CINCINNATI, Ohio (August 5, 2021) — She coughed persistently and felt short of breath. In December 2020, 66-year-old Angie Rush was diagnosed with COVID-19. She later learned that everyone in her four-unit Golf Manor apartment building had the disease.
“I had a bad journey, and the Lord took me and made me well,” Rush says. “But I was just so afraid to get it again. I was so nervous after going through that. I just wanted a shot so bad.”
Because she has underlying medical conditions, she worried that a second bout with COVID would be worse than the first. She desperately wanted to be vaccinated as soon as possible. But she doesn’t own a smartphone or use the internet, so her landline was her only way to register for a shot.
“It was so hard. I called the (Cincinnati) Health Department and they told me to call the Hamilton County Health Department. I called every single place, every single day, and kept trying. Even when (registrations) got to my age group, I heard a recording saying the list is full.” A January spike in COVID cases in Hamilton Country added to her anxiety.
Then one day Rush asked the woman who was helping her to renew Medicaid benefits whether she knew of a better alternative for vaccine registration. She told Rush to call United Way’s 211 helpline.
Early in the pandemic, United Way positioned 211 as a one-stop shop for COVID-19 relief. As vaccines became available, United Way’s focus turned to seniors, many of whom faced technological barriers that made it difficult for them to navigate vaccine resources.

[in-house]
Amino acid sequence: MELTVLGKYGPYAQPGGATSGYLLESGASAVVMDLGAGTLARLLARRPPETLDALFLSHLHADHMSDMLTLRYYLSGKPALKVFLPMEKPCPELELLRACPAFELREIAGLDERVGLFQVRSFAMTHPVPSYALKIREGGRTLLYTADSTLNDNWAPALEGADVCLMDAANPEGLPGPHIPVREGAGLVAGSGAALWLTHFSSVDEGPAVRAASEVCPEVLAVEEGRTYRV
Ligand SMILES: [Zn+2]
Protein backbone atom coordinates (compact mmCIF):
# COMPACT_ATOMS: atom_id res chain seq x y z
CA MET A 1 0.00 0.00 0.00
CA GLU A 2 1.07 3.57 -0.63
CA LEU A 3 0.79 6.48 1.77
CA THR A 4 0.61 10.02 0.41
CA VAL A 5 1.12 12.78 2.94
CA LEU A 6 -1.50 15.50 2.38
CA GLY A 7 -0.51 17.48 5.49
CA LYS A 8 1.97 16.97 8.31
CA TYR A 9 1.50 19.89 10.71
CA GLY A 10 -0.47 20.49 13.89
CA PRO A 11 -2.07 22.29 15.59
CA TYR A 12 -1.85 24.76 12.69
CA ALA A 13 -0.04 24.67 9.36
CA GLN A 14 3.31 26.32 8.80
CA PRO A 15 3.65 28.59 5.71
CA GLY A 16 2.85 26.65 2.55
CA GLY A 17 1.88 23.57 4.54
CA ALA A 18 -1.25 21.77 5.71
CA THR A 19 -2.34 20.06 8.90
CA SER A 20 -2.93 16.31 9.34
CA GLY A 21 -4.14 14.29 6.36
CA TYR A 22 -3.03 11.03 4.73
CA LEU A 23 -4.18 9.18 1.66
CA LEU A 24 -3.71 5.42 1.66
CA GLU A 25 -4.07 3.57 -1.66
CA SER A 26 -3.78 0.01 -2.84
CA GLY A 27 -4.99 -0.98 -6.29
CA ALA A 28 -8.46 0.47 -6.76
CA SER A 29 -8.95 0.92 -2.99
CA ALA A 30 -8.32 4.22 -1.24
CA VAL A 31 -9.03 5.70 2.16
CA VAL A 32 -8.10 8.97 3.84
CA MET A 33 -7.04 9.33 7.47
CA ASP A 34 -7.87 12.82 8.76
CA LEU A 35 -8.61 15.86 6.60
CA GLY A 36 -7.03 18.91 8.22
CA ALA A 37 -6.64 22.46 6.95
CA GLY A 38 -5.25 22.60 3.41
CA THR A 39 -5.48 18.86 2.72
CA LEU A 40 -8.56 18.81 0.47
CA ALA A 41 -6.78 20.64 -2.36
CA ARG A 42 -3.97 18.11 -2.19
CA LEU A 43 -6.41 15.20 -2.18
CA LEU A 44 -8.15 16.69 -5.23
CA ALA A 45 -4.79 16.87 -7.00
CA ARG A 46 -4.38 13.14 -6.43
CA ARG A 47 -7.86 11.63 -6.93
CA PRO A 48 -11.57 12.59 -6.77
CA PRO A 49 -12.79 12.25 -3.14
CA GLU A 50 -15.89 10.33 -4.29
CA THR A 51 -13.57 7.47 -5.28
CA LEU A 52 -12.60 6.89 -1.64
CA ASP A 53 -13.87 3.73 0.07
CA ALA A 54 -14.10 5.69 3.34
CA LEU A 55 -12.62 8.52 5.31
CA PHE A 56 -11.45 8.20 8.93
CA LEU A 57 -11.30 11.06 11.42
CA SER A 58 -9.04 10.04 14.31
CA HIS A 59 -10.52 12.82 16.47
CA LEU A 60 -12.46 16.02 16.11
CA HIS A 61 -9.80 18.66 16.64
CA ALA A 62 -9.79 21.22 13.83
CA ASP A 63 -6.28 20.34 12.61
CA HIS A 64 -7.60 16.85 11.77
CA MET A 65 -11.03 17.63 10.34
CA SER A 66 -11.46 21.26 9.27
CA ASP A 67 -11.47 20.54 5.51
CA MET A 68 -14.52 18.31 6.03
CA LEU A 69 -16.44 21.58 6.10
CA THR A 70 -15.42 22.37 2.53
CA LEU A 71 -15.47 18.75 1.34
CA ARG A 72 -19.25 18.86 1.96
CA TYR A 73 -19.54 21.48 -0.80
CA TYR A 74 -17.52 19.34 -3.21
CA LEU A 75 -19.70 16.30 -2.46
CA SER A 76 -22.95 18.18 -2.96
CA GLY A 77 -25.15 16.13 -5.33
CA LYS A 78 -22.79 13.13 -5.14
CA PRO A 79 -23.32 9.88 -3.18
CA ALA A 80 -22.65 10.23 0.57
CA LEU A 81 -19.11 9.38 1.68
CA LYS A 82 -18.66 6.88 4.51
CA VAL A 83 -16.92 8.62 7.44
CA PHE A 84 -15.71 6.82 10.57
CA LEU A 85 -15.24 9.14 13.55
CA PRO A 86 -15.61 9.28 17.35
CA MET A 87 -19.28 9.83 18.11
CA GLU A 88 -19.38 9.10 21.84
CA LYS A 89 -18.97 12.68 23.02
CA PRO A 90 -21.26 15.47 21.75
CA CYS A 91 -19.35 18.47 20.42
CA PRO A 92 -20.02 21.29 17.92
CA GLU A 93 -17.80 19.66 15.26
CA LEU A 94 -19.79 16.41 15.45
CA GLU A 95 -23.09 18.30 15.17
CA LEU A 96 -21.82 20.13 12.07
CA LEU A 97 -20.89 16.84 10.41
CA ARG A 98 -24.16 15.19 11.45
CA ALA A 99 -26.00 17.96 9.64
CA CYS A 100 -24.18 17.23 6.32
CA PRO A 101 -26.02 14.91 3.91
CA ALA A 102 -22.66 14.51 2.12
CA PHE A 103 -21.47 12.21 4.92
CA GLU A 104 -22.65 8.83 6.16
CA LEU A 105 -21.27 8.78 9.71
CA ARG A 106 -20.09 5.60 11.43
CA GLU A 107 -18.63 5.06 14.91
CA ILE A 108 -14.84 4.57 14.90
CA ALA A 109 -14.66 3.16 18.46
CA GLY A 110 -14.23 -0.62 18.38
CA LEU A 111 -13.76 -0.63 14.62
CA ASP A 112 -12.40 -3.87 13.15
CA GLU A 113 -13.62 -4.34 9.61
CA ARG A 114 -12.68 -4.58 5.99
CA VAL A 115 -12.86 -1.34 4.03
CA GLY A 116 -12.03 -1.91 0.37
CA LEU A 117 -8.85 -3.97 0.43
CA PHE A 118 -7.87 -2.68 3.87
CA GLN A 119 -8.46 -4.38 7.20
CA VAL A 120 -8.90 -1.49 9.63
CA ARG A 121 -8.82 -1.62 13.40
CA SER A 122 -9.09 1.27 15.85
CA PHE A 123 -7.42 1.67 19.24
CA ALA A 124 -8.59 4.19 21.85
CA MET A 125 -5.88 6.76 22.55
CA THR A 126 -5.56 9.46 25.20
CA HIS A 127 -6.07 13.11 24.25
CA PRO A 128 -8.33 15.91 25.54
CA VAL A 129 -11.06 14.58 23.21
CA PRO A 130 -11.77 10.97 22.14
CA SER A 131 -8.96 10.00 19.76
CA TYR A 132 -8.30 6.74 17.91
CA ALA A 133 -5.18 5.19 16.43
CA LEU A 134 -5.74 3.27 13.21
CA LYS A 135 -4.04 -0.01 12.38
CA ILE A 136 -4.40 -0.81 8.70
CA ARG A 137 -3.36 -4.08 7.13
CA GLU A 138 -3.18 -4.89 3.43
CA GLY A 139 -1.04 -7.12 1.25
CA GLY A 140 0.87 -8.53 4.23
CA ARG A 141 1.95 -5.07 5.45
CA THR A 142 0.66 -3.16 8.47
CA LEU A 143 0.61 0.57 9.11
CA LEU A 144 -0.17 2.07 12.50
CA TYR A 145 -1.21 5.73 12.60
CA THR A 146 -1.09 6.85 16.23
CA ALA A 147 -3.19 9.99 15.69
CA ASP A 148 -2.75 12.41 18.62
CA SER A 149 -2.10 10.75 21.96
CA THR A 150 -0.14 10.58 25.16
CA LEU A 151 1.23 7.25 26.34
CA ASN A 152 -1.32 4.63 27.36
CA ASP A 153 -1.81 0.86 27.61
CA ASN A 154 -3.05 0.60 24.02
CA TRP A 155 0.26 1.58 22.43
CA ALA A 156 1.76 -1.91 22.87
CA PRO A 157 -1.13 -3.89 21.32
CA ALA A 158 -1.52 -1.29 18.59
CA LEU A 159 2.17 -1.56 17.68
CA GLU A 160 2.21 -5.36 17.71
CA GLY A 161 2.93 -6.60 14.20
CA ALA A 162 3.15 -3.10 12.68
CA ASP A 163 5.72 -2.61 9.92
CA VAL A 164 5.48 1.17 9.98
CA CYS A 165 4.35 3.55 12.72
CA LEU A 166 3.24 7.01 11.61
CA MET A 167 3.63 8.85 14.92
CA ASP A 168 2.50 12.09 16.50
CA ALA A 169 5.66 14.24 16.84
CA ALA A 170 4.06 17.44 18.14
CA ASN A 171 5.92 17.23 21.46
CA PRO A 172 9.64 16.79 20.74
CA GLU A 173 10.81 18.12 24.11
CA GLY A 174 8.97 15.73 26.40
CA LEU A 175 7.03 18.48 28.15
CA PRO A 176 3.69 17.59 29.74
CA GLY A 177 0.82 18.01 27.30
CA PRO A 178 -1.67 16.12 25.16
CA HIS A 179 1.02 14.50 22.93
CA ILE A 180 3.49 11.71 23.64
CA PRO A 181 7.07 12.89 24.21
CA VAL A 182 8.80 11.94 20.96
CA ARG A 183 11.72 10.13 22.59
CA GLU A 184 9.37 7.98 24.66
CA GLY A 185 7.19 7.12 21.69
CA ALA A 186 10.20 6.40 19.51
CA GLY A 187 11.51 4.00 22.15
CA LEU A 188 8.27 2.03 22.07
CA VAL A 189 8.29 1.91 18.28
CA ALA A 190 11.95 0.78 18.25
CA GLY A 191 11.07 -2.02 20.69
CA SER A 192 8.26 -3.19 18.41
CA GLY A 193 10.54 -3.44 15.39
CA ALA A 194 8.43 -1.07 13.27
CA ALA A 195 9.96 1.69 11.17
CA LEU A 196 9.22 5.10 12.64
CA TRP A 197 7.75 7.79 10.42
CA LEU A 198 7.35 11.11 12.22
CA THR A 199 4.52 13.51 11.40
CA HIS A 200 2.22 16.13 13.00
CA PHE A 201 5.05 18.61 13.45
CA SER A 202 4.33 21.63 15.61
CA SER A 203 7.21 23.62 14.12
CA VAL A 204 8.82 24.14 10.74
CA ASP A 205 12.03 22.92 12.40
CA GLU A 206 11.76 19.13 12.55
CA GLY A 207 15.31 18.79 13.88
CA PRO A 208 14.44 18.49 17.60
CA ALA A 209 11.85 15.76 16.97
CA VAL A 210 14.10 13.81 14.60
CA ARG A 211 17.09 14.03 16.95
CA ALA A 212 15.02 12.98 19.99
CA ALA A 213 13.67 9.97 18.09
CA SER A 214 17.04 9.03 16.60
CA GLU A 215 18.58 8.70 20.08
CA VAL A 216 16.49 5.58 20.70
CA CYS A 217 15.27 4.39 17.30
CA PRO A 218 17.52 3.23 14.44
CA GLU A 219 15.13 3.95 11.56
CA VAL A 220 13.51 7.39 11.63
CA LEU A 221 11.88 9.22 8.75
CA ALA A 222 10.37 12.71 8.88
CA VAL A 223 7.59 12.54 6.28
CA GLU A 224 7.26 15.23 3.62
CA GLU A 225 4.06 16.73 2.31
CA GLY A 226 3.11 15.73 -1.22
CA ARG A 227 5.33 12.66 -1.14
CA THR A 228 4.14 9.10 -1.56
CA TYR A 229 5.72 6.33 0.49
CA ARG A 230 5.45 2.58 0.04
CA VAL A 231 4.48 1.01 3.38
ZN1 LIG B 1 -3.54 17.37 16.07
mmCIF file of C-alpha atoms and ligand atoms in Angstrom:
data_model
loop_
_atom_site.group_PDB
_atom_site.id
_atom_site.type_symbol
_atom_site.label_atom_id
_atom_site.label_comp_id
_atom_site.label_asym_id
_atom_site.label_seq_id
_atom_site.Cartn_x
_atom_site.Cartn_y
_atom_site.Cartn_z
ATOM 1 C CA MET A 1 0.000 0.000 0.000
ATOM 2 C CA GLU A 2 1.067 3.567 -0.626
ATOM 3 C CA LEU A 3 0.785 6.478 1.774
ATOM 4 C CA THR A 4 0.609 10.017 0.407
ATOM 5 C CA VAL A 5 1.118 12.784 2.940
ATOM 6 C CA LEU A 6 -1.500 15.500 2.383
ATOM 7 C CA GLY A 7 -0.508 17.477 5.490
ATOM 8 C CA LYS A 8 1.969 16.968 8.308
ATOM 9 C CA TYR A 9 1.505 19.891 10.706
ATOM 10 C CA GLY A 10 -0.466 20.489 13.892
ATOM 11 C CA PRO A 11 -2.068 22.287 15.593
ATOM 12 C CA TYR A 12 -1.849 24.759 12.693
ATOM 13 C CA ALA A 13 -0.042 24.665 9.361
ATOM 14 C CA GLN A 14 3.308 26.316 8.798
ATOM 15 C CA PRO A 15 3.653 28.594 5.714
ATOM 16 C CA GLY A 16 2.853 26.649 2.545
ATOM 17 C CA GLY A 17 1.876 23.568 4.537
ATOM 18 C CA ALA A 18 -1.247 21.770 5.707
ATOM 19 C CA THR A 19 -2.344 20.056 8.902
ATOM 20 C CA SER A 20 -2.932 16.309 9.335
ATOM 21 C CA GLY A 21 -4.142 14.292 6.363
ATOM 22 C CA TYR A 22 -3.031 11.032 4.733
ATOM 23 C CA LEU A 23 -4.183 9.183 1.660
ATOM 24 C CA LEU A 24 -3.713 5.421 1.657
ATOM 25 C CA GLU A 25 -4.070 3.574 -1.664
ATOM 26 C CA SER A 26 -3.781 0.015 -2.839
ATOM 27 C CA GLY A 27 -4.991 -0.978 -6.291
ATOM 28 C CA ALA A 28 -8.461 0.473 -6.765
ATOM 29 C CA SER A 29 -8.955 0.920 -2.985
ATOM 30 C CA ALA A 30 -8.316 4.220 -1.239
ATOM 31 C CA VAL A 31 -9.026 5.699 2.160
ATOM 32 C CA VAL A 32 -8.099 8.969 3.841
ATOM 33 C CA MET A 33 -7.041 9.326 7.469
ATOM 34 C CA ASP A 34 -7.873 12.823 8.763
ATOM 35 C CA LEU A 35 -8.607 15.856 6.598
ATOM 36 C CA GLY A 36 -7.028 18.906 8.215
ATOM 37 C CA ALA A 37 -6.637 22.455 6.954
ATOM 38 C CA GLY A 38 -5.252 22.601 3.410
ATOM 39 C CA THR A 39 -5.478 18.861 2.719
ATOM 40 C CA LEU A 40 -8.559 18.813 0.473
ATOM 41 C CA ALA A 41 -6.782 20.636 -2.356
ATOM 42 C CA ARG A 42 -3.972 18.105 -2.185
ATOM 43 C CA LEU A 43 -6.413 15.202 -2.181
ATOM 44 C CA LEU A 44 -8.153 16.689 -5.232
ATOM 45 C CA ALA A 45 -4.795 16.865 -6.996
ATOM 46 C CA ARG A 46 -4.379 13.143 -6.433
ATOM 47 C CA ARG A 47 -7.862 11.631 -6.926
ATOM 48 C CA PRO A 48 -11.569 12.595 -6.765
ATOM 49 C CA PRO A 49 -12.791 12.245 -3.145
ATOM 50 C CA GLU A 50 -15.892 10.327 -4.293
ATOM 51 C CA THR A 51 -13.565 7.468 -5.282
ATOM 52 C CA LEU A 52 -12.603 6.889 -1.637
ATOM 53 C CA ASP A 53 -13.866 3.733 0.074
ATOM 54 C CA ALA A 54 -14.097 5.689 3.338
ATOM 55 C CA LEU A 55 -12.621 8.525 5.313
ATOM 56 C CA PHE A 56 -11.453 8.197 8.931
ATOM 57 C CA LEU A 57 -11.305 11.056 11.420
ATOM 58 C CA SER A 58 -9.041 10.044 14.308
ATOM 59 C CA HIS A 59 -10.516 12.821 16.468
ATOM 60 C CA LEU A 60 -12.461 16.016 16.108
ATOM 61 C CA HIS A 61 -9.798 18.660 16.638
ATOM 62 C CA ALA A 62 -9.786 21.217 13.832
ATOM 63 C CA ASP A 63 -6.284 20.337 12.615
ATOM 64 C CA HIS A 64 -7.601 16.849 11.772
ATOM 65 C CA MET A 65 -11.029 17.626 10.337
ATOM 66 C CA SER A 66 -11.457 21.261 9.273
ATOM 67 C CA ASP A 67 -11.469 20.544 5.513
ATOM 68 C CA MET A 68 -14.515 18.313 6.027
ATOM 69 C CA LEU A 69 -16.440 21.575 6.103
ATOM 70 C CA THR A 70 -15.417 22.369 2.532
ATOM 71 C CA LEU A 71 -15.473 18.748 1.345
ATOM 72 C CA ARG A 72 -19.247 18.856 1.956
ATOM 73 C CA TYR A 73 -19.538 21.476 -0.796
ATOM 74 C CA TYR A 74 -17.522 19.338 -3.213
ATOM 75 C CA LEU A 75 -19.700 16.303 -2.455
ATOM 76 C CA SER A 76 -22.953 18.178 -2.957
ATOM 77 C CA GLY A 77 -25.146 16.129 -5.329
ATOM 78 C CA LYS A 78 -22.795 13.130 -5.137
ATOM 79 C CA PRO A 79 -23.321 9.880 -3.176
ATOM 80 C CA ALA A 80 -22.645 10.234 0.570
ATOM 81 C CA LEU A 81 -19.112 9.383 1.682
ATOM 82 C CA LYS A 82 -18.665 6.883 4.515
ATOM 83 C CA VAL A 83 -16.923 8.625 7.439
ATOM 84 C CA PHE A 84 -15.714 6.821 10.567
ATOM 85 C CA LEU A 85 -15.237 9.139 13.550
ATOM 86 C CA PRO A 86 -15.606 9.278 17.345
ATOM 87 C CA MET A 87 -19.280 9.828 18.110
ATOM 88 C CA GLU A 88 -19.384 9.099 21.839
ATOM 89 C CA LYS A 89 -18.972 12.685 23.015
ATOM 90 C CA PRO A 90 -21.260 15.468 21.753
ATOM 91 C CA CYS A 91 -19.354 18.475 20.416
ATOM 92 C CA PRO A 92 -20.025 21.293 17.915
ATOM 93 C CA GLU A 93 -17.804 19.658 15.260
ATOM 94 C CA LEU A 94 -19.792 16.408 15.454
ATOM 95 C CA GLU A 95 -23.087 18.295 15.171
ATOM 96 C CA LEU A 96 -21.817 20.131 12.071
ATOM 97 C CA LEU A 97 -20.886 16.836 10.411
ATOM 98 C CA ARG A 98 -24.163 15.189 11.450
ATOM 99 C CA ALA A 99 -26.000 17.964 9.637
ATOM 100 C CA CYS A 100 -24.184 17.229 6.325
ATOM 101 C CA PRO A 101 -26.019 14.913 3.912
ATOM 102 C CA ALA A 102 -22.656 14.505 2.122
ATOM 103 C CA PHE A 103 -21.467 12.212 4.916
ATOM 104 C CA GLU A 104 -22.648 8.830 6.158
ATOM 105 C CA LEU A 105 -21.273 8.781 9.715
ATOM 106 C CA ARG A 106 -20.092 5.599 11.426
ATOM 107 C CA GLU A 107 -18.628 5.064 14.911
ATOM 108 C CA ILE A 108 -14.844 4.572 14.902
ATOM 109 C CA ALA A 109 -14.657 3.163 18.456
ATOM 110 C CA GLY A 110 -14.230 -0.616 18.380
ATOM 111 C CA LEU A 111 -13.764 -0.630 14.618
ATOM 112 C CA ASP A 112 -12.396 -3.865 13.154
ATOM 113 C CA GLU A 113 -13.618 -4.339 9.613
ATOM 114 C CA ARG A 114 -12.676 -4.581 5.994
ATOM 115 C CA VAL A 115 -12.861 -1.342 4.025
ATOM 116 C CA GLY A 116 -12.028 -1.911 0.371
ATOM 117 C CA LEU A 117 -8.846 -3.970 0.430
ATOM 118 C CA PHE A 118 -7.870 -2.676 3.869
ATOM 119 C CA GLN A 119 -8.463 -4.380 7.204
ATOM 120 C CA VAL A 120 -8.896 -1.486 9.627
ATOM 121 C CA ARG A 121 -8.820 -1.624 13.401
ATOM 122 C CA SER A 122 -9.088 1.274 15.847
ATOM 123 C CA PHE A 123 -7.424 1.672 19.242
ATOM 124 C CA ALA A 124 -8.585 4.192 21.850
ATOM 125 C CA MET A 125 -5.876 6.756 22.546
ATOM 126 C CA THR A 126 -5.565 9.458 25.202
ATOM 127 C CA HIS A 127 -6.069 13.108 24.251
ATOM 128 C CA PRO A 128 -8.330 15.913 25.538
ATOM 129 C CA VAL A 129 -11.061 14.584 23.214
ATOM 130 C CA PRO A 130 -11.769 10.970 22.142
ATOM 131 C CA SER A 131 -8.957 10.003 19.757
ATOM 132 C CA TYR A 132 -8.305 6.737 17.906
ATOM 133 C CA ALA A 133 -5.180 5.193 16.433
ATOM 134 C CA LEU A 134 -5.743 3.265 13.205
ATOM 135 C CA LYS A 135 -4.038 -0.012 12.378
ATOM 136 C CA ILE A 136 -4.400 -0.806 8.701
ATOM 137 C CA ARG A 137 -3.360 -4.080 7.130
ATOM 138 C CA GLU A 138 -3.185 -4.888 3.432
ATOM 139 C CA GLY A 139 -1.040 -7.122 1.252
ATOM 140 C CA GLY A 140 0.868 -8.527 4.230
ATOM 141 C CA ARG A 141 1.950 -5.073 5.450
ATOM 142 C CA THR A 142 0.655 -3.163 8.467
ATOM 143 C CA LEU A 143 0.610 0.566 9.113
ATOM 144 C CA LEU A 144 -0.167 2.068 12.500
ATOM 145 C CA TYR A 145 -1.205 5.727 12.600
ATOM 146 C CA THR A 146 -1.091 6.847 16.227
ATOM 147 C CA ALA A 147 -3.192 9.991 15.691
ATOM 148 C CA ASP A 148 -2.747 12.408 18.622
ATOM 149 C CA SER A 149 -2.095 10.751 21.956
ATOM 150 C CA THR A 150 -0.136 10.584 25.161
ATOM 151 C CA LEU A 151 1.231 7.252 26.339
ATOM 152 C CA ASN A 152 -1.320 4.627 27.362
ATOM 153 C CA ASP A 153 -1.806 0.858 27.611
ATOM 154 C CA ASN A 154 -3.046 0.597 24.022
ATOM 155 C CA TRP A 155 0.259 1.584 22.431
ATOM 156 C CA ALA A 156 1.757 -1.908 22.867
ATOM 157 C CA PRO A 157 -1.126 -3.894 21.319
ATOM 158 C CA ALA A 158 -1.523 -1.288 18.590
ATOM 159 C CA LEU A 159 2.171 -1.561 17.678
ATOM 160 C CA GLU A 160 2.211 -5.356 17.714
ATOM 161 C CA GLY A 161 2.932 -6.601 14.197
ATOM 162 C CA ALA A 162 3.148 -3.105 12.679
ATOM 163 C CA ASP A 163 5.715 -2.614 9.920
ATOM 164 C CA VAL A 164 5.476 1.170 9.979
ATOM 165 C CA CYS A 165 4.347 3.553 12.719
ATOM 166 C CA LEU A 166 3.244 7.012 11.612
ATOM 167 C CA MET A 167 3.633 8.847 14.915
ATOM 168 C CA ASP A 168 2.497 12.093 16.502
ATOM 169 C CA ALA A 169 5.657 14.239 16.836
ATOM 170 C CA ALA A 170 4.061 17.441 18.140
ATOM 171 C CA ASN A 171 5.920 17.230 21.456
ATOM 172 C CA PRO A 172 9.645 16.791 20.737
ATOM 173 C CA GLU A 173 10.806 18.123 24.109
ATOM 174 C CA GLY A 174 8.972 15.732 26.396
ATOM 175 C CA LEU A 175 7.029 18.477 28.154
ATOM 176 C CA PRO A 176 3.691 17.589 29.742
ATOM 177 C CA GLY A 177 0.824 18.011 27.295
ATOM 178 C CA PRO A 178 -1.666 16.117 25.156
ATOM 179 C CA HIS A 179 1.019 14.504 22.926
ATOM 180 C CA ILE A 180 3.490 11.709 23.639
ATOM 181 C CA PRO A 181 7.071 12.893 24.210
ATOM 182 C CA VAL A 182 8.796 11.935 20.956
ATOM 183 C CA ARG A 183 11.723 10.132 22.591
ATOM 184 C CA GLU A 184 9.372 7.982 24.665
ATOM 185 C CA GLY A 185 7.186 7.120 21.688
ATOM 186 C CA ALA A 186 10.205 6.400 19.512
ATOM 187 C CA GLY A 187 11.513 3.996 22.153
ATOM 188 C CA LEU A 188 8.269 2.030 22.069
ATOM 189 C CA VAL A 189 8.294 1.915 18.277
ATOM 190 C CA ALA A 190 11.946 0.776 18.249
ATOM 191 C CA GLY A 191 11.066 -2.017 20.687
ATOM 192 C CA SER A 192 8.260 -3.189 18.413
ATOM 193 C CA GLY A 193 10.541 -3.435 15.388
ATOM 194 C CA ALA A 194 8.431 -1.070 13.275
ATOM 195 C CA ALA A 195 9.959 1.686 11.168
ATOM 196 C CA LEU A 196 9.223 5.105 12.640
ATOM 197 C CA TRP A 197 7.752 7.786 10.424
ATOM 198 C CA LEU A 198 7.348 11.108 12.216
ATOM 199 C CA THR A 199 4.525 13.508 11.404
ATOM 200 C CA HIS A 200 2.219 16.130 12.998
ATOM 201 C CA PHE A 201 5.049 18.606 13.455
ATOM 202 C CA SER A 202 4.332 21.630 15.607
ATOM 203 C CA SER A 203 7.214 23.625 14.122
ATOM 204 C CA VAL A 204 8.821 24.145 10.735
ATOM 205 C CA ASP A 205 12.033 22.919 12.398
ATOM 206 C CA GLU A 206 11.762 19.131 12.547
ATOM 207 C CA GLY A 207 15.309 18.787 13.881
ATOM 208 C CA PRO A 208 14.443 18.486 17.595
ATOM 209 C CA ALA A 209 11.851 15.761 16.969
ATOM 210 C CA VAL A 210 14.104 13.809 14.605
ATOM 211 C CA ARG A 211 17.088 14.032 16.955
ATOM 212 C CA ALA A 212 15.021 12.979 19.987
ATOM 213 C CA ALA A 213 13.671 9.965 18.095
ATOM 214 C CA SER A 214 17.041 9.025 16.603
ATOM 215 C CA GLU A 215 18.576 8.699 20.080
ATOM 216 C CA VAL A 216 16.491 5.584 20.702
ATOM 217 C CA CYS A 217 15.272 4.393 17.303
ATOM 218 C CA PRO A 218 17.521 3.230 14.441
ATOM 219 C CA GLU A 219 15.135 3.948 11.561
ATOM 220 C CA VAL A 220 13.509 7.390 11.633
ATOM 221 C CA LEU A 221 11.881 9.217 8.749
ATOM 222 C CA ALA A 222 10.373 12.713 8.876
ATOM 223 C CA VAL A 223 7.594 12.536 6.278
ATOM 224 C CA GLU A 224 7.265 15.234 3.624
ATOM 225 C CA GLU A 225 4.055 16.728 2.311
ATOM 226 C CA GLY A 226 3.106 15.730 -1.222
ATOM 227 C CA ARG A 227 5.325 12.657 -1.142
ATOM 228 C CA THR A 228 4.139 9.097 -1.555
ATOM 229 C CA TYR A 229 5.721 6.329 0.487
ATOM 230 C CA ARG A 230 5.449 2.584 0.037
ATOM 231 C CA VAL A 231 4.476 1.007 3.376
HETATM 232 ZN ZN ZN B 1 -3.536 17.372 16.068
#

By calling 211, seniors could talk to a live person. They could learn about available vaccine providers. Eventually, they could get help scheduling a shot.
Acting on its commitment to equity and inclusion, United Way also made special efforts to assist communities disproportionately affected by COVID. Blacks were being infected at a higher rate than whites and were twice as likely to die. To meet those needs, United Way reached out to nontraditional partners — predominately Black churches — and offered to schedule vaccinations for people age 65 and up.
Rush is Black and formerly lived in Mount Auburn, a few blocks from United Way’s Reading Road building. But she acknowledges that when she called 211, she knew little about the organization’s work. She spoke to a United Way call specialist named Anna.
“She said she would sign me up,” Rush says. “She called me right back and told me they were giving shots at Mercy Health – West Hospital.” Anna scheduled an appointment for Rush, and in late February, less than a week after calling 211, she got her first shot.
“I was so happy and felt so good,” Rush says.
So, good, in fact, that she called 211 again and left a message for Anna. “I wanted her to know how much I appreciated United Way and her helping me, because I had been trying hard to get a shot.
“I’ll never forget your number — 211. So simple.”